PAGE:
Continuing Tales

The Catfish

A Harry Potter Story
by Miss Dasti

Part 4 of 25

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In person, no part of Lucius Malfoy looked dead.

Just the opposite, actually. The room seemed much smaller now, crowded by his presence. He was in full sweeping wizard's robes and looked at the height of his arrogant magnificence: the black of the cloth made his skin marble, so much like a mannequin, and his frozen expression completed the image. A plait of woven, white-blonde hair hung over his shoulder and down over the lapel of his coat, tied in black.

Hermione felt all the breath whoosh out of her lungs and, entirely unbidden, her eyes fixed on his face.

Merlin, that must be what Lucifer looks like. She'd always felt a foreboding whenever she'd been forced into his company, but suddenly all her previous encounters with him felt insignificant. He'd hardly noticed her before. Now she bore the full brunt of his crippling attentions.

Those cold eyes were so sharp and so entirely focused on her that she almost felt naked, violated. In the second it took her to absorb the situation she recognized what a terrible mistake she'd made, coming here dressed as Narcissa as if she could really pull it off. If she thought his little black-and-white photograph was too much to look at, how was she supposed to look at the real him—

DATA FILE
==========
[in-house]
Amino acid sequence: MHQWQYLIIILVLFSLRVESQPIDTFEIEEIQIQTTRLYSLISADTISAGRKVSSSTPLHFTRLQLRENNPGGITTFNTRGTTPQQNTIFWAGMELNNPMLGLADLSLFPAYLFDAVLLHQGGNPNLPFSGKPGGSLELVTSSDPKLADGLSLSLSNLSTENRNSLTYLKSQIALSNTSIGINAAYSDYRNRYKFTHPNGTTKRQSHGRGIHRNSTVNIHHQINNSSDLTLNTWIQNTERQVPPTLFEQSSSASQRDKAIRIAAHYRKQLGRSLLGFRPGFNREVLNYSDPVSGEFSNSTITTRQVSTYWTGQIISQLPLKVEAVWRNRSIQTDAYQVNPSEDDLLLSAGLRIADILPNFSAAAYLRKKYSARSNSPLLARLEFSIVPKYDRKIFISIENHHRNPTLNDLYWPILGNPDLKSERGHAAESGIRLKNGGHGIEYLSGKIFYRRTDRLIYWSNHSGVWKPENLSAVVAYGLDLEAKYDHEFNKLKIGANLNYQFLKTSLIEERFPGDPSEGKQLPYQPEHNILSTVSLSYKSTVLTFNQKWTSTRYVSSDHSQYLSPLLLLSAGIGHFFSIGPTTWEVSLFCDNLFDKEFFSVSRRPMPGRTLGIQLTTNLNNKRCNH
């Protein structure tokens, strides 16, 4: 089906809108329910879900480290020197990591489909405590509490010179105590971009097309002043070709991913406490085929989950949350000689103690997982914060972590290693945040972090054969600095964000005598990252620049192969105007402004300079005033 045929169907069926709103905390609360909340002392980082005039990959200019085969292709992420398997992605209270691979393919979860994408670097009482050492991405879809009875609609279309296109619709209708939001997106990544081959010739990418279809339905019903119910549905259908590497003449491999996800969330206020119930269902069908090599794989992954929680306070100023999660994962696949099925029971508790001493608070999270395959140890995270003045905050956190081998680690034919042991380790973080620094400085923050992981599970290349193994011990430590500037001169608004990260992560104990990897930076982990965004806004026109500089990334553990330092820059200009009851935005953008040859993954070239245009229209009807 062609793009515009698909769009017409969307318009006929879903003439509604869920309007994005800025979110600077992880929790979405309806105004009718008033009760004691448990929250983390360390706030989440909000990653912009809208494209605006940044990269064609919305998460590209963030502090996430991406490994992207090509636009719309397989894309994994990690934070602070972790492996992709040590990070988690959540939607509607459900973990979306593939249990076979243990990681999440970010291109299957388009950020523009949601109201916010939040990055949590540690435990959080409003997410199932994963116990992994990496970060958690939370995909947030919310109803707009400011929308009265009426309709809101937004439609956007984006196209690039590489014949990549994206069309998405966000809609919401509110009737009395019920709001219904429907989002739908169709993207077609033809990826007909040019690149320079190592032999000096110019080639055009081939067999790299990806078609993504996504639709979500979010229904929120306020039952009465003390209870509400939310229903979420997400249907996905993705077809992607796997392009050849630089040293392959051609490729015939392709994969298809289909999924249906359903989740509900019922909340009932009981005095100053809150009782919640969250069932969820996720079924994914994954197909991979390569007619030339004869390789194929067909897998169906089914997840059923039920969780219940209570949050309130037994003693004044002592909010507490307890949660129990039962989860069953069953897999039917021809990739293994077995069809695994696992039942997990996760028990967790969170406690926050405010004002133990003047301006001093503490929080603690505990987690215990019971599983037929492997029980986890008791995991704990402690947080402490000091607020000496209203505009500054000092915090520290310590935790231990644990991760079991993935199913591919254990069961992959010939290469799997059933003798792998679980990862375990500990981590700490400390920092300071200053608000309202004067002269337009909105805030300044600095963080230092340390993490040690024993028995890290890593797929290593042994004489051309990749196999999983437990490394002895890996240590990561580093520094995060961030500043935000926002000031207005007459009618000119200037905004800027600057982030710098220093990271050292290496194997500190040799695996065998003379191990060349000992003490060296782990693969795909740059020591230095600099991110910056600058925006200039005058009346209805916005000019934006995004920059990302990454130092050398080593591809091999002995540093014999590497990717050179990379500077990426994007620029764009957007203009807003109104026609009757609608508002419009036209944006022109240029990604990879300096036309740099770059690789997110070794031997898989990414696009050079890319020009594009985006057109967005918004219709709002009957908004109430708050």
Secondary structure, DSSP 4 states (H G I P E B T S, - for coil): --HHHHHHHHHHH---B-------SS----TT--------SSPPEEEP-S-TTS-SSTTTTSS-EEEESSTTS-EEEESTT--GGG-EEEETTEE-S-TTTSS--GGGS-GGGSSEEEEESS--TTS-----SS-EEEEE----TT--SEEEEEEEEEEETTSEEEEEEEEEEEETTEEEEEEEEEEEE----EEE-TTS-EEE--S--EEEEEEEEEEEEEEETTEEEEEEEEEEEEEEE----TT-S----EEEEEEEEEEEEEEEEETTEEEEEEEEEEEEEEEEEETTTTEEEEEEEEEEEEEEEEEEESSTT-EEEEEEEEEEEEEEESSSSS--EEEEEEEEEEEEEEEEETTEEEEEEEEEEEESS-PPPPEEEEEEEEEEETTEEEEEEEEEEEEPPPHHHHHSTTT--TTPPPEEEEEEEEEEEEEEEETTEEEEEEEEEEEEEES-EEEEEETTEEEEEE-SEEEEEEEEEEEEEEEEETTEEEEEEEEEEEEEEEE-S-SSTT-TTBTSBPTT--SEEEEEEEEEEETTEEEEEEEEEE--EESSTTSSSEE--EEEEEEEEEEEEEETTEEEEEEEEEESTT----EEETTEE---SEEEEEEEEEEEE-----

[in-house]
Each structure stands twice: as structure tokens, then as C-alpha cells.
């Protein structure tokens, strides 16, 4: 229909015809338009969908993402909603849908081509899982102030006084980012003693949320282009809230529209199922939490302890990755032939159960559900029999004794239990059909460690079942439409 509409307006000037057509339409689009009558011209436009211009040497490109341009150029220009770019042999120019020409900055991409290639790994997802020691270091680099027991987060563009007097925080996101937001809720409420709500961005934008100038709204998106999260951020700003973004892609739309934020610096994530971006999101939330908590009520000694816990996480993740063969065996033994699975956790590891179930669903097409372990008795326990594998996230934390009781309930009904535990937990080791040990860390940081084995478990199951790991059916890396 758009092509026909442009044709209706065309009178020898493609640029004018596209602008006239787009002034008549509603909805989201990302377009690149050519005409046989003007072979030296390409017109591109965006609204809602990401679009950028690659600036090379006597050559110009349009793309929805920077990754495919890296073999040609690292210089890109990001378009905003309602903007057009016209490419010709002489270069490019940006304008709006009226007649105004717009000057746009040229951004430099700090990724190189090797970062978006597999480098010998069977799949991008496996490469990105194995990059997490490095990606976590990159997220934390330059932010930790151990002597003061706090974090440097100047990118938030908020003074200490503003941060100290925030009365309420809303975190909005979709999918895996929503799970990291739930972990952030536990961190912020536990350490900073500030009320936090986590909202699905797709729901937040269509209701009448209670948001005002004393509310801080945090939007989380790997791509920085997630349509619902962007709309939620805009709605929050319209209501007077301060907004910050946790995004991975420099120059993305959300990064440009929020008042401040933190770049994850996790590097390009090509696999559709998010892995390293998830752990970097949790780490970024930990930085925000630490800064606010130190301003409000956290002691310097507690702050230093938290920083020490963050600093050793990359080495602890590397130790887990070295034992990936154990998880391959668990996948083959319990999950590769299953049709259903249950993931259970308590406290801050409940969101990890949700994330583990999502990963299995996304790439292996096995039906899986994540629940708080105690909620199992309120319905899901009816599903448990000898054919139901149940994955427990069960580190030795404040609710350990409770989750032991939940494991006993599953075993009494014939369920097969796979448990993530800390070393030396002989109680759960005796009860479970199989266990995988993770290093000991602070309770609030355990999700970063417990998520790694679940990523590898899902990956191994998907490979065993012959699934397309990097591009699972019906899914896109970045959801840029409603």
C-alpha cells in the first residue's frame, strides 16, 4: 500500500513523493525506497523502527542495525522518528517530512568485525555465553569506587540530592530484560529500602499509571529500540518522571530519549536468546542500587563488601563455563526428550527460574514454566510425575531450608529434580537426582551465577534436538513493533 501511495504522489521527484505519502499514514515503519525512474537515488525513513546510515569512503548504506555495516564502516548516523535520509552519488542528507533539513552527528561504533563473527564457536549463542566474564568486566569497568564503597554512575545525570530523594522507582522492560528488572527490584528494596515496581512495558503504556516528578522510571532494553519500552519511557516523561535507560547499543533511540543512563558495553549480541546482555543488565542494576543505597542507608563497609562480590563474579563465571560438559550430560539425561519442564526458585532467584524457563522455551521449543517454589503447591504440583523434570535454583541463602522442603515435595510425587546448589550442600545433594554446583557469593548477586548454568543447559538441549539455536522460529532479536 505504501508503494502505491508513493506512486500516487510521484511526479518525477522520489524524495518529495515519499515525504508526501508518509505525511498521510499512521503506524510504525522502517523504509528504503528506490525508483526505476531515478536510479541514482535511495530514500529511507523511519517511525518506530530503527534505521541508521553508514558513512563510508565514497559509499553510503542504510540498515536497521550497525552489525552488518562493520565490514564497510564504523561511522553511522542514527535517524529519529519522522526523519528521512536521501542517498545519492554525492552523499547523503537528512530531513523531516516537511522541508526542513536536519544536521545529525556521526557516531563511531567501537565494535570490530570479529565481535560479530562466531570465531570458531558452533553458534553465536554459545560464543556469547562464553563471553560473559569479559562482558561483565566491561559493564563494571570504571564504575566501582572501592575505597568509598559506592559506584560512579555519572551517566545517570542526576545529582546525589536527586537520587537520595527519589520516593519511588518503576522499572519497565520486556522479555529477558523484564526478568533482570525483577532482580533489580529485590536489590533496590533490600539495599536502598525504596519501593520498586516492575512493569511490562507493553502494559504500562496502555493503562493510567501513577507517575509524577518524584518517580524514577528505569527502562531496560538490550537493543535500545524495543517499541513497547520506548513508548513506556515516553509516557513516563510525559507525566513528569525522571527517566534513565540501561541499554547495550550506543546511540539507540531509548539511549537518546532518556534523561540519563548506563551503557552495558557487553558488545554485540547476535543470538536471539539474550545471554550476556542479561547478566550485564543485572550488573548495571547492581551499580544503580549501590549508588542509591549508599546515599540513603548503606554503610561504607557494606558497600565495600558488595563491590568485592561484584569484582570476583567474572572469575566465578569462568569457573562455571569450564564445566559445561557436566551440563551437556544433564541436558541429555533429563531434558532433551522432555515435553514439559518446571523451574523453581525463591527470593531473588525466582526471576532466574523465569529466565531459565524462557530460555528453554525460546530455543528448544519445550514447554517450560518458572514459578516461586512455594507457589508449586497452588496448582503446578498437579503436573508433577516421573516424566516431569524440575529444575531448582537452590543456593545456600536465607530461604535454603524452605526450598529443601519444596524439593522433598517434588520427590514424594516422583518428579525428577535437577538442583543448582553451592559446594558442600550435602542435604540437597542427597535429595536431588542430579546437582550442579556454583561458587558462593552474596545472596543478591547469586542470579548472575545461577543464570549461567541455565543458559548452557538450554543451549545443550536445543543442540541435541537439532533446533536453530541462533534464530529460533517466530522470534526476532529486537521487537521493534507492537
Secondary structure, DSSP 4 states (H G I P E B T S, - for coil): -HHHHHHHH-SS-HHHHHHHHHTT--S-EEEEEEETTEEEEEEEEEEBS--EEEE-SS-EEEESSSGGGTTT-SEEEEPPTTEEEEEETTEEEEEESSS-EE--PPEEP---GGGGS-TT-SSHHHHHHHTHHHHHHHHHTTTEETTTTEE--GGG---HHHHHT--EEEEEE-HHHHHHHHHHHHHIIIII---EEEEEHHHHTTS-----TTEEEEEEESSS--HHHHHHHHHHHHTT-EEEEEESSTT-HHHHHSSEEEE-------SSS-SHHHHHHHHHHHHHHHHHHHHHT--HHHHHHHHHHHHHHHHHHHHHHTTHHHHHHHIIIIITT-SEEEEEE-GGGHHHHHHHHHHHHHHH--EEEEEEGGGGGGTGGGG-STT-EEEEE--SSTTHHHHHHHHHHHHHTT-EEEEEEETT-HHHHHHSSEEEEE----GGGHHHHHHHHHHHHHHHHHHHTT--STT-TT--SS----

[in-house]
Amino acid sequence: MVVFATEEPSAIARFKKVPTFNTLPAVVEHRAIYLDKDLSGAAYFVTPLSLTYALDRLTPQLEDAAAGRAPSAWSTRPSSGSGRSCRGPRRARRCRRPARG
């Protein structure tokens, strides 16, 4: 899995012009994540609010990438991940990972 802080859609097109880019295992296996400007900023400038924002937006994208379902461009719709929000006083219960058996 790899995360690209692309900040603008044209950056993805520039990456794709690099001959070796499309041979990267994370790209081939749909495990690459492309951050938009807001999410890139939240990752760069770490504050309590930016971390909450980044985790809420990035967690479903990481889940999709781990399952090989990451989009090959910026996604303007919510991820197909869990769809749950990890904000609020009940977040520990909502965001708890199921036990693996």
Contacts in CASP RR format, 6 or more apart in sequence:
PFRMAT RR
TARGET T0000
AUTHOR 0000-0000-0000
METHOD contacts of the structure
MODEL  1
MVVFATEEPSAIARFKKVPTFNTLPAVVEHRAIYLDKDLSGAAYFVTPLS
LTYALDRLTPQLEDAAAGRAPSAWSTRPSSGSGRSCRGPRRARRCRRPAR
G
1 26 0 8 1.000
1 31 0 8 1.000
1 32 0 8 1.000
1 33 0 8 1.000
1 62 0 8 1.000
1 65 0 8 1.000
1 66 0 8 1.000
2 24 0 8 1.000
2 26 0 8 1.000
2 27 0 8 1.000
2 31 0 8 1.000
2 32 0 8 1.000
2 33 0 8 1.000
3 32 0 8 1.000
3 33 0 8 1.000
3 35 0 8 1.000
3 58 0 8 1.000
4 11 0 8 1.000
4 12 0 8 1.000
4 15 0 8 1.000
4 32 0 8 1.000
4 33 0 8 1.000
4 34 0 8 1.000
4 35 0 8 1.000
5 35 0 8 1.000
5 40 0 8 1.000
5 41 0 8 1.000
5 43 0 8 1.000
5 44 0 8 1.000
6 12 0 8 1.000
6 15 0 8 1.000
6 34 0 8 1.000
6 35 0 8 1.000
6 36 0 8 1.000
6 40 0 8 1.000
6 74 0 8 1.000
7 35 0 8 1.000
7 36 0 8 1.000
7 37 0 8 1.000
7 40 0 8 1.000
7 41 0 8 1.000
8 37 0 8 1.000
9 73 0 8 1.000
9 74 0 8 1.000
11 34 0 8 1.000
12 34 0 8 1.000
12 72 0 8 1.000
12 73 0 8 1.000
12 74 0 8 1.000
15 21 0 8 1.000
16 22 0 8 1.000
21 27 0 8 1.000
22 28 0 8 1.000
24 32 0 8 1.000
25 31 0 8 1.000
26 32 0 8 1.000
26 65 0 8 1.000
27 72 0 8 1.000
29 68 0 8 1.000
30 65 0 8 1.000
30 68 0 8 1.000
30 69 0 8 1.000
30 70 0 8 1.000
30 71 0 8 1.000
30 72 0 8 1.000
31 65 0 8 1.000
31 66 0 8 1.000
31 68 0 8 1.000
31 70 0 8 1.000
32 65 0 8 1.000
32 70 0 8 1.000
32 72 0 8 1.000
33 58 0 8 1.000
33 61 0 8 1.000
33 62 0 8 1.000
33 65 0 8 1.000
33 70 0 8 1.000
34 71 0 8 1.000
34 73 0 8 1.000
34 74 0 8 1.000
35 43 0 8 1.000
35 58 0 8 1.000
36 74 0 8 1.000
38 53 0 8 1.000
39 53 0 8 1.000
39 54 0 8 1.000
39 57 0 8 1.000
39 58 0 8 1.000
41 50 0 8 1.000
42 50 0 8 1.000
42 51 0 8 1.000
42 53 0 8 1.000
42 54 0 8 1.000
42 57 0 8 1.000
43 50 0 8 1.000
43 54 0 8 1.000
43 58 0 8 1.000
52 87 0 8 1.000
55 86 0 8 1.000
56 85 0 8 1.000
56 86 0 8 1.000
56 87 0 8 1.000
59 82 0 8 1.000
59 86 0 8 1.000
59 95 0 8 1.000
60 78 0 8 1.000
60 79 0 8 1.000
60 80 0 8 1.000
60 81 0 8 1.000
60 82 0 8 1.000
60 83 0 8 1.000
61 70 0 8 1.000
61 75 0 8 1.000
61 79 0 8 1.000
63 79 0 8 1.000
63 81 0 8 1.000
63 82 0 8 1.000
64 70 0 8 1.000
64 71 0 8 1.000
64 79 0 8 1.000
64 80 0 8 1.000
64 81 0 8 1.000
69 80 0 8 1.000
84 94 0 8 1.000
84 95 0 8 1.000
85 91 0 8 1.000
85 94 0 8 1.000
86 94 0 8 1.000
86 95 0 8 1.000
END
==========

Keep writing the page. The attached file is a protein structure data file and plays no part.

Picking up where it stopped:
—especially now that he was far, far too close.

She didn't know how it happened but he was suddenly across the room. He didn't touch her but he was within arm's reach, and he was staring at her so hard that she had no choice but to look down, away, anywhere else, because if she met his eyes then surely he'd know.

That terrible twisting was back in her stomach; she told herself it was fear, and she wasn't entirely wrong.

"Narcissa," he said again, and she could hear the touch of incredulousness in his tone now. His low, purring voice, so very nearby, made every hair on Narcissa Malfoy's body stand up.

Hermione knew instinctually that if she didn't get out of there, now, everything—the whole universe—would all go to hell. But when she tried to move she found her legs wouldn't obey her: they appeared to be made of gelatin.

More muscle memory? Yes, let's believe that.

Oh god, oh god, they were just standing there now in total silence. He was looking at her, boring into her, and she still was avoiding his eye. She felt, rather than saw, him glance at her suitcase; she heard a quiet hitch in his breathing.

Oh Jesus, did he know it wasn't the same suitcase? Did he know she was wearing a different outfit than this morning?